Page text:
The Next Great Champ
Somewhere, Sylvester Stallone is punching holes in a wall. Not only did Fox survive the lawsuit from Mark Burnett and Stallone to get their boxing reality show on the air first, but they stole that inverted sit-up routine from Rocky IV and used it as a $10,000 challenge. But I'll wager what really sent Stallone over the edge was Fox snagging "Eye of the Tiger" as their theme song — what the hell was Stallone thinking? Rocky III made that song the definitive boxing anthem, and the moment he inked the deal with NBC to produce The Contender (debuts in November on NBC), he should've been on the phone with composer and Survivor front man Jim Peterik to secure the rights.
Now I'm biased because I love boxing as a sport, but I have to say that this show has gotten just about everything right — everything, that is, except the boxing, and I'll get to that in a minute. There is enough testosterone and tension between these 12 boxers to power a small city, and these guys are not your typical reality-show exposure whores. These are rough-and-tumble gladiators looking for a title shot, not to mention $750,000. And of course Fox could have put them up in a mansion and brought in girls for them to carouse with in a hot tub (that's what we've come to expect from Fox after all) but no, these guys are shacking up in one big dorm with military-style bunks and a community shower — kind of like putting a hungry pit bull and a wolverine in the same cage and tossing in a raw steak.
Now watching a televised fight can never compare to being ringside, but editing actual fight footage with Hollywood jump cuts and sound effects only confuses the matter further. In the final bout between the lowest-ranked RC and the top-ranked Paleja, it was hard to tell who got the better of whom. Better to let the camera roll and let us see what the judges saw.
As for the teaser for next week, with a shot of an ambulance carrying one of the boxers away, does Fox really think they can so easily manipulate us with the prospect of "life-threatening drama"? Yes. And will I tune in to see whose life hangs in the balance? Damn straight.
Perdue Chicken Commercial
The commercial is cute enough, with Mr. Perdue talking up his company's meaty chicken breasts while he helps a chicken lift a set of free weights on a bench press. But it's the tag line that wins the doublespeak award of the night. "A healthy obsession with chicken," says the saccharine-voiced spokesperson. Now if you've never seen a chicken farm up close and personal, let me just say that "healthy" isn't quite the word to describe the sight and smell of tens of thousands of birds doped up on steroids and antibiotics living on top of one another. It's really quite fowl — hah!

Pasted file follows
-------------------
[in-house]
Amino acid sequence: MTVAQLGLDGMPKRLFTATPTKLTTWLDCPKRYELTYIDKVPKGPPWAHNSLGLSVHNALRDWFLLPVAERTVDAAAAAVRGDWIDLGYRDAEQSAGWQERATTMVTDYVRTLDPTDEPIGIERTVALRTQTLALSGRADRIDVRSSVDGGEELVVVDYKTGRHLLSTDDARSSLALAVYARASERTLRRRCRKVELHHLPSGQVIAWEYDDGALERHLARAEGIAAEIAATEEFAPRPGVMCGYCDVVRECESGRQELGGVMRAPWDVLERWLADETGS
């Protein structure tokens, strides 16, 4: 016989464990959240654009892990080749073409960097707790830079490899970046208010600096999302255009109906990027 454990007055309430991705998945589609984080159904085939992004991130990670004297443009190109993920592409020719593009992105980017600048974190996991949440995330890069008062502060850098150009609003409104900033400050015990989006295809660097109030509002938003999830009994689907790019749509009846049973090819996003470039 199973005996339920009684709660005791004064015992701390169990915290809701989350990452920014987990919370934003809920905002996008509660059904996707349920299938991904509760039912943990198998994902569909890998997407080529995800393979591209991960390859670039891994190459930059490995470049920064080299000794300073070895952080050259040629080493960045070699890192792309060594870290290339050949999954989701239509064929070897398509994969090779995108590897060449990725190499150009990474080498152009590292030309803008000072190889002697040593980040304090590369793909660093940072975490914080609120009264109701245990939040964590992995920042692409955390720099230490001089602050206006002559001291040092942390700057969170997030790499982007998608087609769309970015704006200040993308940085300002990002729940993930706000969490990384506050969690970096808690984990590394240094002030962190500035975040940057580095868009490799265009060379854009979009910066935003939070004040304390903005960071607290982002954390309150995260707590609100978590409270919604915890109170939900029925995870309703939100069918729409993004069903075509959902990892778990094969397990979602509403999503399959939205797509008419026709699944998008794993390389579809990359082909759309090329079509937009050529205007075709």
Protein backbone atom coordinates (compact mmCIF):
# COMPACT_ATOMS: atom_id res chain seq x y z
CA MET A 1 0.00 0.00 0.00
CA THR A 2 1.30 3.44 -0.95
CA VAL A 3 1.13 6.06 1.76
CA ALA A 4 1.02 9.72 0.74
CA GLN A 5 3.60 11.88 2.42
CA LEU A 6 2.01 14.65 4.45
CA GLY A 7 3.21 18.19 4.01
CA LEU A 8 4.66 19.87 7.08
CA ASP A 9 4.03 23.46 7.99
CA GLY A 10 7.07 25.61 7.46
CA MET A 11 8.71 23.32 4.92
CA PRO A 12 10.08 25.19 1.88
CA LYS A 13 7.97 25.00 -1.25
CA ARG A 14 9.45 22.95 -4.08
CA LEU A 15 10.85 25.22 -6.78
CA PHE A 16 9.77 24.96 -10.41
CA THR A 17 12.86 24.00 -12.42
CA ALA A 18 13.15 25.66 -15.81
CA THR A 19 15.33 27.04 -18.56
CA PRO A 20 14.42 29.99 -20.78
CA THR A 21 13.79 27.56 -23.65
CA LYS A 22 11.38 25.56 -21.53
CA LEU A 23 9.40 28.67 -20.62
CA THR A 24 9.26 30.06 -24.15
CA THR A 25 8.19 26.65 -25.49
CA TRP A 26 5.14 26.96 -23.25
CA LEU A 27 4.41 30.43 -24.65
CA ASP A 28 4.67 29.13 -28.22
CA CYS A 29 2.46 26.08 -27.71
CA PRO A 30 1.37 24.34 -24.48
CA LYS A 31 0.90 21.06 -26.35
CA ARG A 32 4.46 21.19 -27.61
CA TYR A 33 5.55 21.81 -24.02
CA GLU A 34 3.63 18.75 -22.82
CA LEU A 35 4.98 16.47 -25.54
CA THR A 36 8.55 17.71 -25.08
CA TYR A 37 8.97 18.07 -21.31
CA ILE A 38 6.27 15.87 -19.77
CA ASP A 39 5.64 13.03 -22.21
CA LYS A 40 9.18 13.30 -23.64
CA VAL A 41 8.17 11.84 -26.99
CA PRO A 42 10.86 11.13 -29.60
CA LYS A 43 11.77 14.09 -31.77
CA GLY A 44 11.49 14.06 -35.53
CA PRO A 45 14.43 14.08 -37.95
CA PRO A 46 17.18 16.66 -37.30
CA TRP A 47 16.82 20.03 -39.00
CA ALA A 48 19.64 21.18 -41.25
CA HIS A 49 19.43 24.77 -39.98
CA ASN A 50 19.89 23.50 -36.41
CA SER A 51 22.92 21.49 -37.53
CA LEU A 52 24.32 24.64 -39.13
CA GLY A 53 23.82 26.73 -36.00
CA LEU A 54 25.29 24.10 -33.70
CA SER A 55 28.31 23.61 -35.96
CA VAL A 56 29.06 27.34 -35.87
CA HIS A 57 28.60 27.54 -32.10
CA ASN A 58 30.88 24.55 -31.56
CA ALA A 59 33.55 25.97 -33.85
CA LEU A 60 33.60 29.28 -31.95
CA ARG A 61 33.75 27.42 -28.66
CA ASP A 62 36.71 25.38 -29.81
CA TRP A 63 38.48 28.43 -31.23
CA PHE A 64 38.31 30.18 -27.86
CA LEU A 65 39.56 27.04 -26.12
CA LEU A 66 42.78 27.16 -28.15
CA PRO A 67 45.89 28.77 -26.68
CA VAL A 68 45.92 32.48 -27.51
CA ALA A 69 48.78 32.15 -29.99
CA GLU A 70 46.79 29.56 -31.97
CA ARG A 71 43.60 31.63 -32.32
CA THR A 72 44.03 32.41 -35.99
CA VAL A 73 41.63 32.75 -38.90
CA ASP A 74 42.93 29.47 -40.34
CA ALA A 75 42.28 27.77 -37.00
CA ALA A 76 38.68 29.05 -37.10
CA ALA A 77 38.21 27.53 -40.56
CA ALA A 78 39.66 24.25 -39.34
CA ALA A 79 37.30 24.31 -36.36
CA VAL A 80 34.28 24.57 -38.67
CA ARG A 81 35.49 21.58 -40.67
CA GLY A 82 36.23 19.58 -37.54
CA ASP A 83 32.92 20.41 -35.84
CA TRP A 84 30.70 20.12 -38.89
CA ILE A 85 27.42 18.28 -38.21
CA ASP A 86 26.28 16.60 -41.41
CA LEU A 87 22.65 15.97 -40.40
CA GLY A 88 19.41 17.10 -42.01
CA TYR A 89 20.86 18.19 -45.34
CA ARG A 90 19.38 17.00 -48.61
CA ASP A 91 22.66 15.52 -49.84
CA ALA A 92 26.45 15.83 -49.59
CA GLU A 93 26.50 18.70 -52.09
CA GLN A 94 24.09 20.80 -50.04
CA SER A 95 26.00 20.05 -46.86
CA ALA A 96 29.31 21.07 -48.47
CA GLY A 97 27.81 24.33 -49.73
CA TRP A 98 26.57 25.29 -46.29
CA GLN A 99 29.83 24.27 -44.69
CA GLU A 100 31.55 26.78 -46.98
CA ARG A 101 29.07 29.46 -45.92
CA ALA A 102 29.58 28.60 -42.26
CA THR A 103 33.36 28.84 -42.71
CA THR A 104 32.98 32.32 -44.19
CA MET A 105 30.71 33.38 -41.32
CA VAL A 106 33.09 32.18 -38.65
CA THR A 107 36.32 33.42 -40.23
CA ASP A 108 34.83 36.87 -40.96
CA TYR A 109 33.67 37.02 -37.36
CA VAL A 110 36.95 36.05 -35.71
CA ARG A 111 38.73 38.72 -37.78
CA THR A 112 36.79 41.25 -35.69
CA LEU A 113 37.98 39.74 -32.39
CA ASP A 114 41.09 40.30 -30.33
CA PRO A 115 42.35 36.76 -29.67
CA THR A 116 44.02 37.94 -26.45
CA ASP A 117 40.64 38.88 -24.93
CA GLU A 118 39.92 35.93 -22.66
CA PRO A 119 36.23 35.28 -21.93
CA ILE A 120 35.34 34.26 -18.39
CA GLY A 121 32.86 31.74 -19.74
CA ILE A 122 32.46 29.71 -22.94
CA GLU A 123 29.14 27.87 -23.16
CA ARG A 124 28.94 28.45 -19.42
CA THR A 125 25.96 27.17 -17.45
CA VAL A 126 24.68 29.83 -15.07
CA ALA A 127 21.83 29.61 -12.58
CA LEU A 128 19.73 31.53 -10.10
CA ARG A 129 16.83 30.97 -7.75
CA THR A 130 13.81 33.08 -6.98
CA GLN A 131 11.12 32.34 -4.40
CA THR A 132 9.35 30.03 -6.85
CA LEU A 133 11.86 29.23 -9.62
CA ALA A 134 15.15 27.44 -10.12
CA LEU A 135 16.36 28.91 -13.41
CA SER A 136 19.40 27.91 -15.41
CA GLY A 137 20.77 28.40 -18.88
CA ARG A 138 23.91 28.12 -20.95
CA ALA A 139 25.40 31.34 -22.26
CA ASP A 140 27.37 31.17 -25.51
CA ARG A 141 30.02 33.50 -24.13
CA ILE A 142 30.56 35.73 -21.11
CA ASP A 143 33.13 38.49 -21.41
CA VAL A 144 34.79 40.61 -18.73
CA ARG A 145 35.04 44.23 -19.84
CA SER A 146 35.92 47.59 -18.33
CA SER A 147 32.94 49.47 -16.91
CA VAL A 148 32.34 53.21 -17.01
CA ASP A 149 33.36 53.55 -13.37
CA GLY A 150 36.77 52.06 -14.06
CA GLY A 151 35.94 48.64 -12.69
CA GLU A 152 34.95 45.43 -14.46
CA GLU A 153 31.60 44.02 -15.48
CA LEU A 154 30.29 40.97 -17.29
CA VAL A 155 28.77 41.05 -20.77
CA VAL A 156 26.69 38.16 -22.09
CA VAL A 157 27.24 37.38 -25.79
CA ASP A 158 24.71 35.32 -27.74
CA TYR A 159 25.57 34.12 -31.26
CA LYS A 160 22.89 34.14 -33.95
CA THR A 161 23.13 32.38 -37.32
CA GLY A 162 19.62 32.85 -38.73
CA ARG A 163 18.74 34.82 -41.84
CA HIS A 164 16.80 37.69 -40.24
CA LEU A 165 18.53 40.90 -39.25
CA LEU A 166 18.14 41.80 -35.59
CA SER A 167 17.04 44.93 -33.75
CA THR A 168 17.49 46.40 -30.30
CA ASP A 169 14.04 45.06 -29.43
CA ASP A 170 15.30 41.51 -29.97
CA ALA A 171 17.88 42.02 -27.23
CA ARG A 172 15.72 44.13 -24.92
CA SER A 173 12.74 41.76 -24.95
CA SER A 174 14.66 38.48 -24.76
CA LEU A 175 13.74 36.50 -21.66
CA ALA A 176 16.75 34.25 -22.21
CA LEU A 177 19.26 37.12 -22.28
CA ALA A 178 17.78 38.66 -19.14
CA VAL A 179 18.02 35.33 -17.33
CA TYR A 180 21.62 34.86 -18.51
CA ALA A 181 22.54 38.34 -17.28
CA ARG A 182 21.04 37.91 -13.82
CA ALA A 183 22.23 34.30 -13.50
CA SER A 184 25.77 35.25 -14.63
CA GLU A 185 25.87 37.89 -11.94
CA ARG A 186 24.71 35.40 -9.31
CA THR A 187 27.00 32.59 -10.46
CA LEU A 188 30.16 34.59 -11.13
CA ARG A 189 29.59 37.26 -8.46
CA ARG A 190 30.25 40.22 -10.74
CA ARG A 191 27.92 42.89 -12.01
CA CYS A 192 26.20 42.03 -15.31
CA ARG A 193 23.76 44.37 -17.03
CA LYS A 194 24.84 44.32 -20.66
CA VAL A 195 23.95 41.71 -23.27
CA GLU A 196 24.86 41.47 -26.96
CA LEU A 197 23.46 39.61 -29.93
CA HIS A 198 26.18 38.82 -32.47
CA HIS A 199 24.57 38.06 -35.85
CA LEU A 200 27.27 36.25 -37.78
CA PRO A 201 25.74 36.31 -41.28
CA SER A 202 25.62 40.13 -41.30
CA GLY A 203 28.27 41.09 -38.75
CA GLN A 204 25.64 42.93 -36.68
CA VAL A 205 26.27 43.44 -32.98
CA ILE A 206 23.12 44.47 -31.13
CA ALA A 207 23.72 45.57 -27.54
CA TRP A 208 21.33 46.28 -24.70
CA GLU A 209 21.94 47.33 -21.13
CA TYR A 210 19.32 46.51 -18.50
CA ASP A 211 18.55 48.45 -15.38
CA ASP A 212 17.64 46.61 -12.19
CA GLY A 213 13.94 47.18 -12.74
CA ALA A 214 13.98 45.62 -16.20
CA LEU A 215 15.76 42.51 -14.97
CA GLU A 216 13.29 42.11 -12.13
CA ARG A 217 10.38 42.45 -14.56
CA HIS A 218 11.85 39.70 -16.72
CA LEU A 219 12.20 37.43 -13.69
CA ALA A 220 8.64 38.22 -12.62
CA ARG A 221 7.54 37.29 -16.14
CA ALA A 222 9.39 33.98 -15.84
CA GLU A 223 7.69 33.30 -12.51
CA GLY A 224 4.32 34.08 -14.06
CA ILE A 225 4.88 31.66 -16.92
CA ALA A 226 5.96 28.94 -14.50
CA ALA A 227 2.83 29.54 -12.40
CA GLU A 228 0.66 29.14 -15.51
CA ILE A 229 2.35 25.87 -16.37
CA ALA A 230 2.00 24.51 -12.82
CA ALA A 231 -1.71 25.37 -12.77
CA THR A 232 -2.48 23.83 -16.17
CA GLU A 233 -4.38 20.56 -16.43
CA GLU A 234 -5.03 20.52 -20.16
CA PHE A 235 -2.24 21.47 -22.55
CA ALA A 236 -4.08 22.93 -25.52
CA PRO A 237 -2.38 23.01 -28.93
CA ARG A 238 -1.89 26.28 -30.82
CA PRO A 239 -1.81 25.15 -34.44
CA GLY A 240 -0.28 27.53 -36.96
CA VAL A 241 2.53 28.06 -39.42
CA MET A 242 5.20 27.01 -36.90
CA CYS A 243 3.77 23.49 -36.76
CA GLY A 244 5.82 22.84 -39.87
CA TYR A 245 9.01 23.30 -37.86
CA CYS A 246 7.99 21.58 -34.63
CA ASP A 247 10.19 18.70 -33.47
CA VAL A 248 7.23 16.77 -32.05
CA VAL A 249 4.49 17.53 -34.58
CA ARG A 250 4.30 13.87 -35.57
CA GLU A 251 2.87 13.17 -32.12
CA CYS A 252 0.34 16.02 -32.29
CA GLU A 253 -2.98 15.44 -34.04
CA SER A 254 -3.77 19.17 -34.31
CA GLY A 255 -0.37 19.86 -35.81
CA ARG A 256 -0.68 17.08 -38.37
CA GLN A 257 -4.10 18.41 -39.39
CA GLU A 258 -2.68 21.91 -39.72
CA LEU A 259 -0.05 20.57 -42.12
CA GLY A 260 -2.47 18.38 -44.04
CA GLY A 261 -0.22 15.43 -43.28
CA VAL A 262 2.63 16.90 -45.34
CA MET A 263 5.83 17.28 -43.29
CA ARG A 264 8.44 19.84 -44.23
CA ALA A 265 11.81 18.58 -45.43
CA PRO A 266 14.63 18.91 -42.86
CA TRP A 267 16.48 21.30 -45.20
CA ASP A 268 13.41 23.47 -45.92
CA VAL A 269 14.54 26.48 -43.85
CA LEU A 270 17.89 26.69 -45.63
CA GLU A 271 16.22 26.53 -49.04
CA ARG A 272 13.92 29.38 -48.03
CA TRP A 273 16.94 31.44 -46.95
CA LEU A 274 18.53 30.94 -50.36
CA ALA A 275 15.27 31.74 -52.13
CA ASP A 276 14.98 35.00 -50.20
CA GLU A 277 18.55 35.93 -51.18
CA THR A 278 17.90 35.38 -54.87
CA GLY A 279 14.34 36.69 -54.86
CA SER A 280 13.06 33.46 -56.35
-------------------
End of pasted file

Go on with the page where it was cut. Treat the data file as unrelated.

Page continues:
Twins and models, I hope you learned a valuable lesson. The next time you find yourself in a dream vacation destination like New Zealand, and you have a choice to surf white-water rapids or roll around in boiling mud — choose the clean fun and enjoy the ride. Not only are Kami and Karli out of the game, but they didn't get to sledge over the highest sledgeable waterfall in all of New Zealand — an experience that the Bowling Moms will no doubt be telling their grandchildren about.
As for our leaders Colin and Christie, I have to say they've got the momentum and the energy right now to win this thing, but personally I could do without the frat-boy whoops and no-handed back flips. Then again, if I'd just rolled down a mountain in a giant transparent beach ball, I'd probably act like a drunken frat boy too. Whooooooooo!! Rock on!!
I'm betting Joely Richardson had a blast with this episode. She finally got to play Julia as a character who has a spine. In her anesthesia-induced It's a Wonderful Life fantasy, she's making money, doing blow and watching her husband, Christian, bang other women — everything she always wanted but was afraid to ask for, right? Nope, turns out that the one thing bizarro Julia wants is, of course, the one thing bizarro Julia can't have: children. Oh the irony, the paradox, the contrivance! I'm sorry, but this departure into Julia's mangled psyche didn't totally work for me, even if it did serve to advance the plot a wee bit. I think it was Ava's whole angel-of-death turn that was just a little too precious. It's okay to chew the scenery once in a while, but Famke Janssen left tooth marks on the walls in this episode. I asked my wife what she thought and she said it was obvious that Julia's familial fantasy was written by a man. I told her that if she wanted something a little more sympathetic to the the plight of the common housewife she should check out Desperate Housewives, debuting Oct. 3 on ABC.
Oh, and props to Party Boy, your regular Tuesday night watercooler contributor: He totally called Julia's change of heart about having her air bags removed. — Daniel R. Coleridge is on vacation. Today's column was written by Daniel Roberts.